Ryanair joins EU’s top polluter club

Ryanair boss Michael O'Leary. [Photo: katatonia82 / Shutterstock]

Updated with Ryanair reaction

Low-cost carrier Ryanair has earned the dubious accolade of joining the list of Europe’s top 10 carbon emitters, after fresh data showed the airline now ranks as high as the continent’s coal power plants in terms of pollution.

According to Emissions Trading System (ETS) statistics released on Monday (1 April), Ryanair now places tenth on a list that was previously the exclusive domain of Europe’s coal-fired power stations.

Germany contributes seven power plants to the list, while Poland’s Belchatow facility remains king of the emitters.

The Irish airline made the ranking despite a difficult 2018 in terms of industrial action, which normally brings down emissions due to lack of activity. CO2 output actually increased 7% to 9.9 million tonnes.

Responding to the news, Ryanair said in a statement that it “is Europe’s greenest and cleanest airline. Passengers travelling on Ryanair have the lowest CO2 emissions per km travelled than any other airline.”

The airline is arguably at a disadvantage compared to others, given that Ryanair is a short-haul operator that flies almost exclusively within Europe. As a result, almost all of its emissions are subject to the ETS, unlike British Airways, Lufthansa and other flag-carriers.

Overall ETS emissions actually declined by 3.9% thanks almost entirely due to reduced use of coal power.

But the aviation sector bucked the trend and continued a year-on-year increase. In 2016, carbon emissions grew 8%, then 4.5% the year after, while in 2018 they increased 4.9%.

Since 2013, there has been an increase of nearly 25% and an in-depth stock-take in January showed that the number of passenger kilometres has skyrocketed, cancelling out advancements in engine technology and fuel efficiency.

Aviation emissions and noise impact continue to climb

Emissions and noise pollution are both increasing because more and more aircraft are taking to the skies, a new report by Europe’s premier aviation and environmental agencies revealed on Thursday (24 January).  Forecasts show that the trend is only set to continue.

Today’s figures tell only part of the story, as they only cover intra-EU flights. When global emissions are taken into account, the total amount of emissions is likely to be even greater.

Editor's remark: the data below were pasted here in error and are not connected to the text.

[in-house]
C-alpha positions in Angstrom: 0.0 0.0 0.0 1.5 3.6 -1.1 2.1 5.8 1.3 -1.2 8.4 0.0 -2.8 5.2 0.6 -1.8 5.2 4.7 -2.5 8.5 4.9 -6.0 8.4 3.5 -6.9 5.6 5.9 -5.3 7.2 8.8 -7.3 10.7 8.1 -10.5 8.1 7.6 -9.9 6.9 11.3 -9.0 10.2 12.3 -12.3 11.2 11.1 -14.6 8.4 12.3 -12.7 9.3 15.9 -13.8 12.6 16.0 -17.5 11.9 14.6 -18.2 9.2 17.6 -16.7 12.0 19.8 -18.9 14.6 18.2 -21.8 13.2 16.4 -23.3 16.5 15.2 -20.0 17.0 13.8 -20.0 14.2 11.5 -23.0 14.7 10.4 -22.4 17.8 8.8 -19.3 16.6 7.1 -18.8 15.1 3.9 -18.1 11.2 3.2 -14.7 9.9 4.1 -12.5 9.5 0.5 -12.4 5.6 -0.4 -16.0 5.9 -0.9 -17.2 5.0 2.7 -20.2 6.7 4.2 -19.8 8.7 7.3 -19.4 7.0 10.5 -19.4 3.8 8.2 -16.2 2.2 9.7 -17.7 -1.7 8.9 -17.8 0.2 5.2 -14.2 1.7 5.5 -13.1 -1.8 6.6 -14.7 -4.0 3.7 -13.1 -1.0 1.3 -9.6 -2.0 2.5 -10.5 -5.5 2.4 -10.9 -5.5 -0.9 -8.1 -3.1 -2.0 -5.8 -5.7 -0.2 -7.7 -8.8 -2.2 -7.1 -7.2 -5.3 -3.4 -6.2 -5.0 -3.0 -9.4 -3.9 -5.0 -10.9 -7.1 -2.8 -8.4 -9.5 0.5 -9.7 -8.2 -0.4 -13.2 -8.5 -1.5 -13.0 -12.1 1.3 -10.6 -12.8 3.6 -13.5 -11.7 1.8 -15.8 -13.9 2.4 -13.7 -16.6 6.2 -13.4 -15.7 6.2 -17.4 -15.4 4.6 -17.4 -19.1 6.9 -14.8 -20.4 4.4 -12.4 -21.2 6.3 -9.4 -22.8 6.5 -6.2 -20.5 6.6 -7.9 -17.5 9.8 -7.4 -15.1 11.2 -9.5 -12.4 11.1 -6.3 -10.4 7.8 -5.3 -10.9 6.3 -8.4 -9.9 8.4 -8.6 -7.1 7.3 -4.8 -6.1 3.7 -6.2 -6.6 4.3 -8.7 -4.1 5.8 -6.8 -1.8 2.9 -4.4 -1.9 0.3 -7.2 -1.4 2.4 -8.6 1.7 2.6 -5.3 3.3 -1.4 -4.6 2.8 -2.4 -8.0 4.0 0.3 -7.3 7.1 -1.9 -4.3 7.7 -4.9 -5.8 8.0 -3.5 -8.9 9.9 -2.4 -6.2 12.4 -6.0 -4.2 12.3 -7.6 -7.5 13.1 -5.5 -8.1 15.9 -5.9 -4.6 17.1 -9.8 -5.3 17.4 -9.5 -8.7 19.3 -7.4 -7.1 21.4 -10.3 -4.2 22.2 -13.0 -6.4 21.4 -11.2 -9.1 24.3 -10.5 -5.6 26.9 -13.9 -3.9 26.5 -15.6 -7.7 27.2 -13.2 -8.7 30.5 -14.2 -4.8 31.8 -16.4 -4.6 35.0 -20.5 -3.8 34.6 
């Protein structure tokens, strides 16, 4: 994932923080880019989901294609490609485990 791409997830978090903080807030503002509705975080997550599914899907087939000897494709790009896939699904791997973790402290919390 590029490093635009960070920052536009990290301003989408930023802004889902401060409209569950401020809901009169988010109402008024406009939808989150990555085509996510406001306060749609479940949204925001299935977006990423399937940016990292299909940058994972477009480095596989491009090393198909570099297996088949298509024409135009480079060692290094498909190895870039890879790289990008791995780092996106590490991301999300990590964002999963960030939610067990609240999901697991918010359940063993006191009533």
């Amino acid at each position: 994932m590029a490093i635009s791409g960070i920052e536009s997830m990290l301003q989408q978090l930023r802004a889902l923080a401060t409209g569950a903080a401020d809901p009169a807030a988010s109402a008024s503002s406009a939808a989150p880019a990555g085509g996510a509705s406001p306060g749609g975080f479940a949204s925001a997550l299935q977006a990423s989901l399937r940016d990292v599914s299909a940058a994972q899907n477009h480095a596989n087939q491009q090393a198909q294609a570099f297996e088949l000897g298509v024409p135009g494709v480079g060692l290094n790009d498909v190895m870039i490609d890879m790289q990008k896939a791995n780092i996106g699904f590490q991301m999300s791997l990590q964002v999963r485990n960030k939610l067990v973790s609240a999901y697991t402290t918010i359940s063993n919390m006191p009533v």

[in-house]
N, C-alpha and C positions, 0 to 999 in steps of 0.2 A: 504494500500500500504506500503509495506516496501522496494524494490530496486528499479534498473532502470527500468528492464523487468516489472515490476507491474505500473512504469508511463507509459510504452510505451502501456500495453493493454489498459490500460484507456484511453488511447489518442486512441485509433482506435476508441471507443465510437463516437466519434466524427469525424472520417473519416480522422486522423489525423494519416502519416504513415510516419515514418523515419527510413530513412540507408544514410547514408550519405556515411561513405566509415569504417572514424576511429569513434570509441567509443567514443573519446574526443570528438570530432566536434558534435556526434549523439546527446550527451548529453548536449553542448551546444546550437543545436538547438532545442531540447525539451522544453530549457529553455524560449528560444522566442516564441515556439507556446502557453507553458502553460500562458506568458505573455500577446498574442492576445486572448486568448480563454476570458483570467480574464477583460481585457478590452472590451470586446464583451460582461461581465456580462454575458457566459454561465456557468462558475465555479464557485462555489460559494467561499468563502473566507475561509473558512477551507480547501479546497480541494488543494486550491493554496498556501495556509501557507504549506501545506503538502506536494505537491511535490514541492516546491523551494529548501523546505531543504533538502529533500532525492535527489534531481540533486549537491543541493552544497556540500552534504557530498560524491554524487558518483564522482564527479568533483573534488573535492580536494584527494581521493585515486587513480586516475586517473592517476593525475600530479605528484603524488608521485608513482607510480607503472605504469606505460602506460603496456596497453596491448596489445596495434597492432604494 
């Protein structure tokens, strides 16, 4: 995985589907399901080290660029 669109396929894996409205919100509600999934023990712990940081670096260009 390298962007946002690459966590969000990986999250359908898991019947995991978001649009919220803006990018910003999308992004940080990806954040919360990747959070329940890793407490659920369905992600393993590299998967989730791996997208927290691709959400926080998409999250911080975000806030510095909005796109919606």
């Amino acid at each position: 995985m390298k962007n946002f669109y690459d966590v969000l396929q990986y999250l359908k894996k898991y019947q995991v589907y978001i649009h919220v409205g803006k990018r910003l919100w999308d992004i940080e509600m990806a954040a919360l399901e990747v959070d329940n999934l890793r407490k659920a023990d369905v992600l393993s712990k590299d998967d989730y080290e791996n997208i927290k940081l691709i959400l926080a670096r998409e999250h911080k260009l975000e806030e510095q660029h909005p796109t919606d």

Clean mobility group Transport & Environment said in a statement that: “when it comes to climate, Ryanair is the new coal. This trend will only continue until Europe realises that this undertaxed and under-regulated sector needs to be brought into line.”

Aviation continues to enjoy tax-free status when it comes to fuel, no value-added tax is charged on tickets and airlines are eligible for free carbon permits under the ETS.

T&E added that “it is no surprise that the most undertaxed mode of transport is also the one with the fastest growing CO2 emissions” and called for the sector’s permits to be withdrawn.

The tax situation could change though, after Belgium, the Netherlands and France all suggested that kerosene levies and VAT on tickets could be options to help cut transport sector emissions.

At a meeting of environment ministers in March, Belgium insisted on a debate on the issue, suggesting that the discussions would “allow the next European Commission to make adequate proposals”.

Taxation matters are an exclusive competence of the EU’s member states, so attempts to impose EU rules would need unanimous approval from all 28 capitals.

But tax could soon become an easier area in which to manoeuvre, as the Commission has proposed scrapping the unanimity requirement from certain policy areas, including environmental matters.

EU wants end to member state veto on tax

The European Commission on Tuesday (15 January) proposed to end the veto power member states have over EU tax matters, an idea rejected by several smaller countries including low-tax hub Ireland.

A recent long-term climate strategy published by the EU executive, meant to show Europe how it can stick to the Paris Agreement, insists that taxation remains one of the most powerful tools available.

[Edited by Zoran Radosavljevic]

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